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OB Guideline 28: Anesthesia in Obstetrics


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OB Guideline 28: Anesthesia in Obstetrics

Related to: Clinical Guidelines, Communication, Cures Act: Opening Notes, Medication, Nursing, Obstetrics

This guideline has been adapted from the Practice Guidelines for Obstetrical Anesthesia and the Guidelines for Regional Anesthesia in Obstetrics as approved by the American Society of Anesthesiologists.1 It applies to obstetrical patients receiving major neuraxial anesthesia (spinal, epidural, combined spinalepidural); general anesthesia; or monitored anesthesia care (MAC) for labor analgesia or operative procedures.

  1. Regional anesthesia should be initiated and maintained only in locations in which appropriate resuscitation equipment and drugs are immediately available to manage procedure related problems. Resuscitation equipment should include, but is not limited to:
    • sources of oxygen and suction;
    • equipment to maintain an airway and perform endotracheal intubation;
    • a means to provide positive pressure ventilation;
    • drugs and equipment for cardiopulmonary resuscitation;
    • a protocol for the management of failed endotracheal intubation;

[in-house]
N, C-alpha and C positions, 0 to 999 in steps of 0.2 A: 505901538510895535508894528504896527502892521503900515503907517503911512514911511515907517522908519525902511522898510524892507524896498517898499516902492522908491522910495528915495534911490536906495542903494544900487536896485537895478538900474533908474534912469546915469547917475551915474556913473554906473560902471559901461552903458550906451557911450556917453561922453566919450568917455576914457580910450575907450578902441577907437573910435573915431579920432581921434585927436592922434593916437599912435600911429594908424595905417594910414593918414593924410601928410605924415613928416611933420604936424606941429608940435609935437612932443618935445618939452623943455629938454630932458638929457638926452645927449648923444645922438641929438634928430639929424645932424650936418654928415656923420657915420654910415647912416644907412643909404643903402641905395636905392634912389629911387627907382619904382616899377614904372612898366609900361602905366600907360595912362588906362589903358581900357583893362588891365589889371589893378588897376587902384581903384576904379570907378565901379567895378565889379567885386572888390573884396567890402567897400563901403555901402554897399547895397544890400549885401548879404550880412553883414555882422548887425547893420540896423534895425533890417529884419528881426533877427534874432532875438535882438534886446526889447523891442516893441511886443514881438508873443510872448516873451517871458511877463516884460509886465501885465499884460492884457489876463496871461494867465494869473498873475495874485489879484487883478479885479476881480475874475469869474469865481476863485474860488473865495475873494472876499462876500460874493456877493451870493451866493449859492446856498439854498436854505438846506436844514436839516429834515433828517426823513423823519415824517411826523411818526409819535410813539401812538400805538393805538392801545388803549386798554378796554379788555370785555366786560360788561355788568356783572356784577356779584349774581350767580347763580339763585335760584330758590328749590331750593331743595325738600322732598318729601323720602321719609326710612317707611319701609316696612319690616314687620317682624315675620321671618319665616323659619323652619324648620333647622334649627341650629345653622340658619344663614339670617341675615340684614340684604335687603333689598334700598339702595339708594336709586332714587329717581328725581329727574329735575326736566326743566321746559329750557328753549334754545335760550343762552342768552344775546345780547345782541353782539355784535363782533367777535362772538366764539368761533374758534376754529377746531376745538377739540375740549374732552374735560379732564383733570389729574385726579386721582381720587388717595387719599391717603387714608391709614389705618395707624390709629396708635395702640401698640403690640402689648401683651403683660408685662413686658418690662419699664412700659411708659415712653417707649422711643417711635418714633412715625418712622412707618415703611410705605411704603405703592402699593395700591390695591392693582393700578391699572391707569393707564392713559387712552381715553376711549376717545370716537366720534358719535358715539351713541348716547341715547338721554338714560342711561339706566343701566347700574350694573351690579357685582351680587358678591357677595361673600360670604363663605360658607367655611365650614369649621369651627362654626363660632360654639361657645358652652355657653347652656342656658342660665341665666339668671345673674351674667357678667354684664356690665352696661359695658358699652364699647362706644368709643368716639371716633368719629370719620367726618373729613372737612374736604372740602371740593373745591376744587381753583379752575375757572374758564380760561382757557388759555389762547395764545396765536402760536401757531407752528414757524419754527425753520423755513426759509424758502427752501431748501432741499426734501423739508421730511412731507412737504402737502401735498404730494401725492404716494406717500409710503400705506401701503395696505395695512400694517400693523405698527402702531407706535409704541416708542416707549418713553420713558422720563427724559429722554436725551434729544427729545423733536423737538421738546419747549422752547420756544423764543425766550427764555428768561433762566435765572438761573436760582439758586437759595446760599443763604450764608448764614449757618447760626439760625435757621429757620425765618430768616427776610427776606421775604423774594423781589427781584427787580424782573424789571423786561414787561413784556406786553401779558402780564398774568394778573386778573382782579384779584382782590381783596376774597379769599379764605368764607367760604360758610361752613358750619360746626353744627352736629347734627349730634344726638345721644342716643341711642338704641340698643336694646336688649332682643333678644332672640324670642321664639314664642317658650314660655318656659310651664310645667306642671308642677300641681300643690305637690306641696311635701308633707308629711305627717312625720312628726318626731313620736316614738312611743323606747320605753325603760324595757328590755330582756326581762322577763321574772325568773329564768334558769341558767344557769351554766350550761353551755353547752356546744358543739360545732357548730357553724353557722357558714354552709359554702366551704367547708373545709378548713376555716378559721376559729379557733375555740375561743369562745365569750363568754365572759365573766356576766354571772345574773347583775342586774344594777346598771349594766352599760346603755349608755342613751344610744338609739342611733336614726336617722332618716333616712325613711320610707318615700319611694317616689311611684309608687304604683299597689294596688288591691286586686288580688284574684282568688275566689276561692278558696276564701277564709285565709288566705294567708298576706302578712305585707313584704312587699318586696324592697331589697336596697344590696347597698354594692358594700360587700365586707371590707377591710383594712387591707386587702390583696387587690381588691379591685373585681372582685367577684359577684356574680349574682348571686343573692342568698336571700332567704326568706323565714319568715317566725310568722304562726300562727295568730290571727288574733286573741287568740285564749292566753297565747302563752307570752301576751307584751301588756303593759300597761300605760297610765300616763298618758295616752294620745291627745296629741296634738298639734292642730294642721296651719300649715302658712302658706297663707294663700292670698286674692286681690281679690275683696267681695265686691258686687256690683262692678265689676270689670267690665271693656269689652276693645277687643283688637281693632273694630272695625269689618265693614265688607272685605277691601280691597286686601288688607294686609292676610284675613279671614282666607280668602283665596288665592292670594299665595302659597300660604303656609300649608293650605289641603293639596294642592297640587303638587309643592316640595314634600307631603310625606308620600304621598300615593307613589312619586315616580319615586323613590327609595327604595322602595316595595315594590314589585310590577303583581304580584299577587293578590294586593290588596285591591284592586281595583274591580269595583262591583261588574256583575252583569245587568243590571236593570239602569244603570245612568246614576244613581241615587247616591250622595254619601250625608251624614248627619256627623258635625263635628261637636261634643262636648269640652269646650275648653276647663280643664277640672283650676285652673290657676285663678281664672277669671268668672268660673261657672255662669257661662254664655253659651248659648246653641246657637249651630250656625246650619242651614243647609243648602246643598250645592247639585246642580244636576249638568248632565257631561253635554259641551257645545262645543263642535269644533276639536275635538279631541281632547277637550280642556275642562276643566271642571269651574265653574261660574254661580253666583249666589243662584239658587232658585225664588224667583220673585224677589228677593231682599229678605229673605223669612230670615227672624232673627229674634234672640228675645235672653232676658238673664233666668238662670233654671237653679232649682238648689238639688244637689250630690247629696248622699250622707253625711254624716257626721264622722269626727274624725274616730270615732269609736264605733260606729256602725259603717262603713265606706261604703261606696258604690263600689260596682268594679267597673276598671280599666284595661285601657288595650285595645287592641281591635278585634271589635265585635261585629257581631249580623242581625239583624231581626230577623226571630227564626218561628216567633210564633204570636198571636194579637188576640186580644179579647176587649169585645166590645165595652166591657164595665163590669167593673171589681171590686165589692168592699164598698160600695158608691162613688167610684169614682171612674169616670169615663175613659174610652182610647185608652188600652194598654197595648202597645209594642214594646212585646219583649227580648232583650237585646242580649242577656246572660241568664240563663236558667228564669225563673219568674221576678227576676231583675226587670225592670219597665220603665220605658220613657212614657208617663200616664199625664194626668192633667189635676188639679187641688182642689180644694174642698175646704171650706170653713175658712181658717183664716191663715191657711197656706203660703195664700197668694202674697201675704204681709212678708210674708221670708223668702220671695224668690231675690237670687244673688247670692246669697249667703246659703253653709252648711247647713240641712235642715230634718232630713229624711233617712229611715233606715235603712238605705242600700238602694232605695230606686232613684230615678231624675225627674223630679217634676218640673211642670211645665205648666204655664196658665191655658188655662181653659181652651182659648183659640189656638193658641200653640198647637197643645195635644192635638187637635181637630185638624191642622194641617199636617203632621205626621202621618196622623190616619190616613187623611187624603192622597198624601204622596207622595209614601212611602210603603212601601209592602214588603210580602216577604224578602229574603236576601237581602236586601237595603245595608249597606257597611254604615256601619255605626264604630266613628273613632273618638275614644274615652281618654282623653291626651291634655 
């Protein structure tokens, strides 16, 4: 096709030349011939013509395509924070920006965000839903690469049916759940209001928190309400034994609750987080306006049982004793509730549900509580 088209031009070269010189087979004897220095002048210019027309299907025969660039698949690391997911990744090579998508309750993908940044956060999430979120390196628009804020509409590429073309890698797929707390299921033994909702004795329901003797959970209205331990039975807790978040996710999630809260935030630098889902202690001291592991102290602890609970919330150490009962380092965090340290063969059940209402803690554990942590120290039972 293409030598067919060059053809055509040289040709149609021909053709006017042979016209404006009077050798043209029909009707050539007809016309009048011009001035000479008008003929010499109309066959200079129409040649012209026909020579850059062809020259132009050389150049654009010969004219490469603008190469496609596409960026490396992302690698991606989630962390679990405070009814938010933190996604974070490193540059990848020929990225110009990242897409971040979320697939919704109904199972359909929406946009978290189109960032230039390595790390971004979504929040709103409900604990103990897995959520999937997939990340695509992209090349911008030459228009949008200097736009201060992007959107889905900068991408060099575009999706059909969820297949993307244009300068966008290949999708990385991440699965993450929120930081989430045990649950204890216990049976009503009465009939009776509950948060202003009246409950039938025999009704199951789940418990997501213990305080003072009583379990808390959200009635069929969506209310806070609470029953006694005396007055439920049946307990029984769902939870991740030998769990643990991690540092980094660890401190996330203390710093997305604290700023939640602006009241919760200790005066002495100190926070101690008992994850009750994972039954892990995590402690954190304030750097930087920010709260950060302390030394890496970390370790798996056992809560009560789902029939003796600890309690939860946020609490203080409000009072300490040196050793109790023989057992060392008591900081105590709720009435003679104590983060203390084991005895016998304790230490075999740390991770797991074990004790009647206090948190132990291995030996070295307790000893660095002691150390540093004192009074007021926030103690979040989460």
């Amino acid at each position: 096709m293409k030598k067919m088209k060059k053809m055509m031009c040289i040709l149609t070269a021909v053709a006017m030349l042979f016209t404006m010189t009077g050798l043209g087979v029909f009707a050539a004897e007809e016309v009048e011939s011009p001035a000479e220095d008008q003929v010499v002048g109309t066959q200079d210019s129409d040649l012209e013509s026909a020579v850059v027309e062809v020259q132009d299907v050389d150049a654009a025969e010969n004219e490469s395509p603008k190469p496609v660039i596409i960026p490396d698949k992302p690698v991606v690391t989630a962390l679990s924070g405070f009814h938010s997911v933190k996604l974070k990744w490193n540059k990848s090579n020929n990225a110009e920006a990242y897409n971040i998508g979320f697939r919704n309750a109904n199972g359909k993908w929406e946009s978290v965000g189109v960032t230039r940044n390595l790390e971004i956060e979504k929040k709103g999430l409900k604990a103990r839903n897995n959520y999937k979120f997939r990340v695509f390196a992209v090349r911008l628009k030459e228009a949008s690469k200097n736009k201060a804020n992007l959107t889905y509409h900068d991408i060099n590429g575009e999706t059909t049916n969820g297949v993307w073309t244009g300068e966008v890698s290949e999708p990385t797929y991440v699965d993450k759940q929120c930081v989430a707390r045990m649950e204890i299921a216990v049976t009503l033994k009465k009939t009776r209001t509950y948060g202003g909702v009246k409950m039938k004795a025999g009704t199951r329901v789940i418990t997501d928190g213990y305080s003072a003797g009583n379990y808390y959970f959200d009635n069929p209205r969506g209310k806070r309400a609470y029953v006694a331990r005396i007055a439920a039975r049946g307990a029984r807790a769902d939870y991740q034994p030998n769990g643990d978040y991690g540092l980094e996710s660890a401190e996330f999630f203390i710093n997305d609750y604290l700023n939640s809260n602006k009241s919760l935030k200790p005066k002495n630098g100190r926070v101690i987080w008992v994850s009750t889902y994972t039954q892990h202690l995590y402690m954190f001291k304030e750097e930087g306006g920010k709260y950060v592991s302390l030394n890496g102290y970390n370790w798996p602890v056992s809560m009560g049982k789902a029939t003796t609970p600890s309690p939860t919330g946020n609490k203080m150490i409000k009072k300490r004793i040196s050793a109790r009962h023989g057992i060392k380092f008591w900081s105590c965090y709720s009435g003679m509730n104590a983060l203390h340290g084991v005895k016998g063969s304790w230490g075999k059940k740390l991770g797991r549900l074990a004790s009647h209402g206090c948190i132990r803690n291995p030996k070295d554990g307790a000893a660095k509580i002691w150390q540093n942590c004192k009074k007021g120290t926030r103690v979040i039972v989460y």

• adjunctive devices for the management of failed intubation such as LMA, video-laryngoscope, and/or fiberoptic intubation devices, bougie, or stylets;2-4 and
    • lipid rescue therapy.5
  2. Surgical airway management must be available.
  3. Anesthesia should be initiated and maintained by, or under the medical supervision of, a physician with appropriate privileges. Other anesthesia care providers should be credentialed to manage obstetrical anesthesia under the medical direction of a physician as appropriate.
  4. Prior to the initiation of anesthesia for labor or operative obstetrical procedures:
    • The patient must be examined by an appropriate obstetrical care provider.
    • An anesthesia care provider must perform a focused pre-anesthesia evaluation which should include, but is not limited to, maternal health history, anesthesia-related history, an airway exam, and baseline vital signs. Examination of other organ systems should be performed as indicated. Laboratory testing should be performed when appropriate indications exist.